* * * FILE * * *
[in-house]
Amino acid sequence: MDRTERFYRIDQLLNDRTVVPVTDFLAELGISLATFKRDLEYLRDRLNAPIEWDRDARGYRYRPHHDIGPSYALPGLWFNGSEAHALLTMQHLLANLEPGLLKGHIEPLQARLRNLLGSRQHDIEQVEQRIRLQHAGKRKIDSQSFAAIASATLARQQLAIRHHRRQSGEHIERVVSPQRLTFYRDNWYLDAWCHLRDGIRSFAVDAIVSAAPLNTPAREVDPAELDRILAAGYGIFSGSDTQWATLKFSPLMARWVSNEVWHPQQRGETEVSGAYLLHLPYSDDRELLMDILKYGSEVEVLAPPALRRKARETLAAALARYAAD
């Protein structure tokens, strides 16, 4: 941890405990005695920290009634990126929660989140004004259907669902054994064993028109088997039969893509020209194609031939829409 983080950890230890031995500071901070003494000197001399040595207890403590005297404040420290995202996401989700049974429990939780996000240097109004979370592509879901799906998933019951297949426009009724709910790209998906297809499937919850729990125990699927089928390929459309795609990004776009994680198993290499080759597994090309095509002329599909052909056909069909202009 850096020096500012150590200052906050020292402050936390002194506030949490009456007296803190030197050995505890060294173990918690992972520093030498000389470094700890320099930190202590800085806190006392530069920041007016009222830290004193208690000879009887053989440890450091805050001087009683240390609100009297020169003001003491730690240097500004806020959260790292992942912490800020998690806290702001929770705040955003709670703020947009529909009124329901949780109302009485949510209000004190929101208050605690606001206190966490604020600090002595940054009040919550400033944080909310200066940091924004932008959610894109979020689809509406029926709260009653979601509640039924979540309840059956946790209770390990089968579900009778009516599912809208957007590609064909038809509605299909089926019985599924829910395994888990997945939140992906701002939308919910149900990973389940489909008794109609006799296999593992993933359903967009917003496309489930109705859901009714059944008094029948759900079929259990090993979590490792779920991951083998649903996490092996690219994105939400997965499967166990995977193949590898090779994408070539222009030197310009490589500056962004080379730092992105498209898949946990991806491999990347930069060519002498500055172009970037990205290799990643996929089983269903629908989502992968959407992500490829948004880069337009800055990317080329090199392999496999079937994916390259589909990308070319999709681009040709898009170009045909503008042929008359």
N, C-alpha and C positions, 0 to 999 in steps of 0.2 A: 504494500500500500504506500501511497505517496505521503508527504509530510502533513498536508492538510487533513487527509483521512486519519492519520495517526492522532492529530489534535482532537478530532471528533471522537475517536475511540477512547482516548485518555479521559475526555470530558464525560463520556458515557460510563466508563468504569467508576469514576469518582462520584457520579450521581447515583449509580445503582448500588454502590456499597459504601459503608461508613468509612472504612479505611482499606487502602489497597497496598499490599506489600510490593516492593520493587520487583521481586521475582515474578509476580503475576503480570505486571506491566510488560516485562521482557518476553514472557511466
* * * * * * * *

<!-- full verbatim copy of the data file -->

[in-house]
Amino acid sequence: MDRTERFYRIDQLLNDRTVVPVTDFLAELGISLATFKRDLEYLRDRLNAPIEWDRDARGYRYRPHHDIGPSYALPGLWFNGSEAHALLTMQHLLANLEPGLLKGHIEPLQARLRNLLGSRQHDIEQVEQRIRLQHAGKRKIDSQSFAAIASATLARQQLAIRHHRRQSGEHIERVVSPQRLTFYRDNWYLDAWCHLRDGIRSFAVDAIVSAAPLNTPAREVDPAELDRILAAGYGIFSGSDTQWATLKFSPLMARWVSNEVWHPQQRGETEVSGAYLLHLPYSDDRELLMDILKYGSEVEVLAPPALRRKARETLAAALARYAAD
């Protein structure tokens, strides 16, 4: 941890405990005695920290009634990126929660989140004004259907669902054994064993028109088997039969893509020209194609031939829409 983080950890230890031995500071901070003494000197001399040595207890403590005297404040420290995202996401989700049974429990939780996000240097109004979370592509879901799906998933019951297949426009009724709910790209998906297809499937919850729990125990699927089928390929459309795609990004776009994680198993290499080759597994090309095509002329599909052909056909069909202009 850096020096500012150590200052906050020292402050936390002194506030949490009456007296803190030197050995505890060294173990918690992972520093030498000389470094700890320099930190202590800085806190006392530069920041007016009222830290004193208690000879009887053989440890450091805050001087009683240390609100009297020169003001003491730690240097500004806020959260790292992942912490800020998690806290702001929770705040955003709670703020947009529909009124329901949780109302009485949510209000004190929101208050605690606001206190966490604020600090002595940054009040919550400033944080909310200066940091924004932008959610894109979020689809509406029926709260009653979601509640039924979540309840059956946790209770390990089968579900009778009516599912809208957007590609064909038809509605299909089926019985599924829910395994888990997945939140992906701002939308919910149900990973389940489909008794109609006799296999593992993933359903967009917003496309489930109705859901009714059944008094029948759900079929259990090993979590490792779920991951083998649903996490092996690219994105939400997965499967166990995977193949590898090779994408070539222009030197310009490589500056962004080379730092992105498209898949946990991806491999990347930069060519002498500055172009970037990205290799990643996929089983269903629908989502992968959407992500490829948004880069337009800055990317080329090199392999496999079937994916390259589909990308070319999709681009040709898009170009045909503008042929008359």
N, C-alpha and C positions, 0 to 999 in steps of 0.2 A: 504494500500500500504506500501511497505517496505521503508527504509530510502533513498536508492538510487533513487527509483521512486519519492519520495517526492522532492529530489534535482532537478530532471528533471522537475517536475511540477512547482516548485518555479521559475526555470530558464525560463520556458515557460510563466508563468504569467508576469514576469518582462520584457520579450521581447515583449509580445503582448500588454502590456499597459504601459503608461508613468509612472504612479505611482499606487502602489497597497496598499490599506489600510490593516492593520493587520487583521481586521475582515474578509476580503475576503480570505486571506491566510488560516485562521482557518476553514472557511466